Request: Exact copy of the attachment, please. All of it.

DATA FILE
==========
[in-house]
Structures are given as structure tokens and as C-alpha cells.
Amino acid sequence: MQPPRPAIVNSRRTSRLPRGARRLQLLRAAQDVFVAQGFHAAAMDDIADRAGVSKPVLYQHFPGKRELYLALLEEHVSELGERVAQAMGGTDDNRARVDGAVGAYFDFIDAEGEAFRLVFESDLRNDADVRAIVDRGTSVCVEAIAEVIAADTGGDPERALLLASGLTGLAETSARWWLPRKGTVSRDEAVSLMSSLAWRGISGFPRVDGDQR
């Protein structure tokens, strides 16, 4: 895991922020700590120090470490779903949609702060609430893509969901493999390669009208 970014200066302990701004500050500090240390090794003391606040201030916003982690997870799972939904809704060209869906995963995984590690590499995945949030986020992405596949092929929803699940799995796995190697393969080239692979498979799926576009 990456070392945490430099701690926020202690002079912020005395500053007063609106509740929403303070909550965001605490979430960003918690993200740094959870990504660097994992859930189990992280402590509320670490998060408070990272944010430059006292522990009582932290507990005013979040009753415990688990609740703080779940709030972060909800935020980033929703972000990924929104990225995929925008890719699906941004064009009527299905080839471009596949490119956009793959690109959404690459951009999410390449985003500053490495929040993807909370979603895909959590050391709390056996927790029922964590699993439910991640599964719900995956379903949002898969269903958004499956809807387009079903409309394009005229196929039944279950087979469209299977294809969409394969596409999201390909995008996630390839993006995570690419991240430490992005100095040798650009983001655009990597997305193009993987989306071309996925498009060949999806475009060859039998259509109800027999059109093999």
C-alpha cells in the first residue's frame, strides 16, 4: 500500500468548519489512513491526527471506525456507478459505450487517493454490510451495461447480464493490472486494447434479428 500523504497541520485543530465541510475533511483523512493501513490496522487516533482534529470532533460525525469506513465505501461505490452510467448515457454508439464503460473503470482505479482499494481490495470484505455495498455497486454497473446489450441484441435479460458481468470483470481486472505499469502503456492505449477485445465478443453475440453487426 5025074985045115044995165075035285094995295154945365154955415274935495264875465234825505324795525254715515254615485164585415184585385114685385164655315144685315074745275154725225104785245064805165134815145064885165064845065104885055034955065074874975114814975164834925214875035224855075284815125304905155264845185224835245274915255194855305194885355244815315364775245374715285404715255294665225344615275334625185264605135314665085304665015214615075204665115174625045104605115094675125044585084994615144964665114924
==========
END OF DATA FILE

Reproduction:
[in-house]
Structures are given as structure tokens and as C-alpha cells.
Amino acid sequence: MQPPRPAIVNSRRTSRLPRGARRLQLLRAAQDVFVAQGFHAAAMDDIADRAGVSKPVLYQHFPGKRELYLALLEEHVSELGERVAQAMGGTDDNRARVDGAVGAYFDFIDAEGEAFRLVFESDLRNDADVRAIVDRGTSVCVEAIAEVIAADTGGDPERALLLASGLTGLAETSARWWLPRKGTVSRDEAVSLMSSLAWRGISGFPRVDGDQR
């Protein structure tokens, strides 16, 4: 895991922020700590120090470490779903949609702060609430893509969901493999390669009208 970014200066302990701004500050500090240390090794003391606040201030916003982690997870799972939904809704060209869906995963995984590690590499995945949030986020992405596949092929929803699940799995796995190697393969080239692979498979799926576009 990456070392945490430099701690926020202690002079912020005395500053007063609106509740929403303070909550965001605490979430960003918690993200740094959870990504660097994992859930189990992280402590509320670490998060408070990272944010430059006292522990009582932290507990005013979040009753415990688990609740703080779940709030972060909800935020980033929703972000990924929104990225995929925008890719699906941004064009009527299905080839471009596949490119956009793959690109959404690459951009999410390449985003500053490495929040993807909370979603895909959590050391709390056996927790029922964590699993439910991640599964719900995956379903949002898969269903958004499956809807387009079903409309394009005229196929039944279950087979469209299977294809969409394969596409999201390909995008996630390839993006995570690419991240430490992005100095040798650009983001655009990597997305193009993987989306071309996925498009060949999806475009060859039998259509109800027999059109093999």
C-alpha cells in the first residue's frame, strides 16, 4: 500500500468548519489512513491526527471506525456507478459505450487517493454490510451495461447480464493490472486494447434479428 500523504497541520485543530465541510475533511483523512493501513490496522487516533482534529470532533460525525469506513465505501461505490452510467448515457454508439464503460473503470482505479482499494481490495470484505455495498455497486454497473446489450441484441435479460458481468470483470481486472505499469502503456492505449477485445465478443453475440453487426 5025074985045115044995165075035285094995295154945365154955415274935495264875465234825505324795525254715515254615485164585415184585385114685385164655315144685315074745275154725225104785245064805165134815145064885165064845065104885055034955065074874975114814975164834925214875035224855075284815125304905155264845185224835245274915255194855305194885355244815315364775245374715285404715255294665225344615275334625185264605135314665085304665015214615075204665115174625045104605115094675125044585084994615144964665114924